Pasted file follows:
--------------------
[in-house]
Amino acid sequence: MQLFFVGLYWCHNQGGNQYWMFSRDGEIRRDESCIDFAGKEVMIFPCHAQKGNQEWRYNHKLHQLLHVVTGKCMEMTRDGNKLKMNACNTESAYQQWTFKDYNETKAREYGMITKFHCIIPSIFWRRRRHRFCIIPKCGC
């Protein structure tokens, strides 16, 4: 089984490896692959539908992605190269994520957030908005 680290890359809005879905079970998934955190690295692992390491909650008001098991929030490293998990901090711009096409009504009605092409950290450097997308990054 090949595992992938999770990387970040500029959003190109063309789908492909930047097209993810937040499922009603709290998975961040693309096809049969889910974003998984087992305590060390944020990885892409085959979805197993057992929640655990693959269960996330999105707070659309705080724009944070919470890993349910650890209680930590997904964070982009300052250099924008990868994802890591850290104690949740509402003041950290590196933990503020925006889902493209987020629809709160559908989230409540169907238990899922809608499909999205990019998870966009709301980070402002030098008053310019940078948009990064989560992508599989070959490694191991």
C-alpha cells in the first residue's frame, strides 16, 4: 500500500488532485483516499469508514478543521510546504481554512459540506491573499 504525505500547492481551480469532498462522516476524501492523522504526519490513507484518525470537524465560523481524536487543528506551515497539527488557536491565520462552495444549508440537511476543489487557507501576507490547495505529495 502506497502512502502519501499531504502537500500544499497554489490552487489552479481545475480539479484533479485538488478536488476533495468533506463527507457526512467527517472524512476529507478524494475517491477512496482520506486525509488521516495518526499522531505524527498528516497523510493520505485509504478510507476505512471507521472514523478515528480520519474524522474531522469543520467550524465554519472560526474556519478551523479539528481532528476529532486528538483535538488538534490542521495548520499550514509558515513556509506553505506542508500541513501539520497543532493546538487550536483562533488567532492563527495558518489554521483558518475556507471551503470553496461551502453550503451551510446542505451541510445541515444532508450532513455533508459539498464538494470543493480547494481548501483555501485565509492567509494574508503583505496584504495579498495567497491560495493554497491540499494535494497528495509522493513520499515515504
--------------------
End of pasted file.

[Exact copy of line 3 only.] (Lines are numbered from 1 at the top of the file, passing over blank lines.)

């Protein structure tokens, strides 16, 4: 089984490896692959539908992605190269994520957030908005 680290890359809005879905079970998934955190690295692992390491909650008001098991929030490293998990901090711009096409009504009605092409950290450097997308990054 090949595992992938999770990387970040500029959003190109063309789908492909930047097209993810937040499922009603709290998975961040693309096809049969889910974003998984087992305590060390944020990885892409085959979805197993057992929640655990693959269960996330999105707070659309705080724009944070919470890993349910650890209680930590997904964070982009300052250099924008990868994802890591850290104690949740509402003041950290590196933990503020925006889902493209987020629809709160559908989230409540169907238990899922809608499909999205990019998870966009709301980070402002030098008053310019940078948009990064989560992508599989070959490694191991």